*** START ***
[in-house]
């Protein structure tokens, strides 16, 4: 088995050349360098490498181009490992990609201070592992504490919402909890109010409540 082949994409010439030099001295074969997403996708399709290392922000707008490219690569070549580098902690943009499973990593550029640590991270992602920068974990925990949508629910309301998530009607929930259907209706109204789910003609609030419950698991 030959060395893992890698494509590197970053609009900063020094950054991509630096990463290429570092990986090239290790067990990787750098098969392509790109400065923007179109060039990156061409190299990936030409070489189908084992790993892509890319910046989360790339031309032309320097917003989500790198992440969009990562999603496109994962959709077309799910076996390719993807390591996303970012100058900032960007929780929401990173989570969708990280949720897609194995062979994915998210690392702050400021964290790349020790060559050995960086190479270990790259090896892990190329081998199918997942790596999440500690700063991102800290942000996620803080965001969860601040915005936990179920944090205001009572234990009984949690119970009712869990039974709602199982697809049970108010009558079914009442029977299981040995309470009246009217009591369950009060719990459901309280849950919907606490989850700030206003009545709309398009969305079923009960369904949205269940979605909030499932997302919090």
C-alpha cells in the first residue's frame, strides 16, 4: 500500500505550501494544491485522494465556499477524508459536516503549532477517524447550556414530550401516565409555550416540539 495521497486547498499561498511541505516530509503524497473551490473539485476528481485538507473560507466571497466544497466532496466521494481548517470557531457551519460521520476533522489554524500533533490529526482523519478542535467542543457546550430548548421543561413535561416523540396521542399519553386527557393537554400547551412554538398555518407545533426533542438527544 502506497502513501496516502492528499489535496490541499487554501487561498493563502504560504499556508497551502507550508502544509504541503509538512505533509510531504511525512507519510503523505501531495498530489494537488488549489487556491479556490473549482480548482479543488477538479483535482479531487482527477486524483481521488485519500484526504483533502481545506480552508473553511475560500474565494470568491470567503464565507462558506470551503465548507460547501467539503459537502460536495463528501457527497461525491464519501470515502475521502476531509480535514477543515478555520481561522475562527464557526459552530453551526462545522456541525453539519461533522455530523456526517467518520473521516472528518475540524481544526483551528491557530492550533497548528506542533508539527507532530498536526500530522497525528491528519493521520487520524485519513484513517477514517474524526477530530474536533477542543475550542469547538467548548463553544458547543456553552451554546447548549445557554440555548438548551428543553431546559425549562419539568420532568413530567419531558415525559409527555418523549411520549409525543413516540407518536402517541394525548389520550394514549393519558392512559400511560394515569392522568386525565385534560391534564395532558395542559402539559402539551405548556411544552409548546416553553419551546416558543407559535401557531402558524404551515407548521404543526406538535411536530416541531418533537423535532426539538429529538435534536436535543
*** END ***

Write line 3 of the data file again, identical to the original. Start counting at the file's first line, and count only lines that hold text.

C-alpha cells in the first residue's frame, strides 16, 4: 500500500505550501494544491485522494465556499477524508459536516503549532477517524447550556414530550401516565409555550416540539 495521497486547498499561498511541505516530509503524497473551490473539485476528481485538507473560507466571497466544497466532496466521494481548517470557531457551519460521520476533522489554524500533533490529526482523519478542535467542543457546550430548548421543561413535561416523540396521542399519553386527557393537554400547551412554538398555518407545533426533542438527544 502506497502513501496516502492528499489535496490541499487554501487561498493563502504560504499556508497551502507550508502544509504541503509538512505533509510531504511525512507519510503523505501531495498530489494537488488549489487556491479556490473549482480548482479543488477538479483535482479531487482527477486524483481521488485519500484526504483533502481545506480552508473553511475560500474565494470568491470567503464565507462558506470551503465548507460547501467539503459537502460536495463528501457527497461525491464519501470515502475521502476531509480535514477543515478555520481561522475562527464557526459552530453551526462545522456541525453539519461533522455530523456526517467518520473521516472528518475540524481544526483551528491557530492550533497548528506542533508539527507532530498536526500530522497525528491528519493521520487520524485519513484513517477514517474524526477530530474536533477542543475550542469547538467548548463553544458547543456553552451554546447548549445557554440555548438548551428543553431546559425549562419539568420532568413530567419531558415525559409527555418523549411520549409525543413516540407518536402517541394525548389520550394514549393519558392512559400511560394515569392522568386525565385534560391534564395532558395542559402539559402539551405548556411544552409548546416553553419551546416558543407559535401557531402558524404551515407548521404543526406538535411536530416541531418533537423535532426539538429529538435534536436535543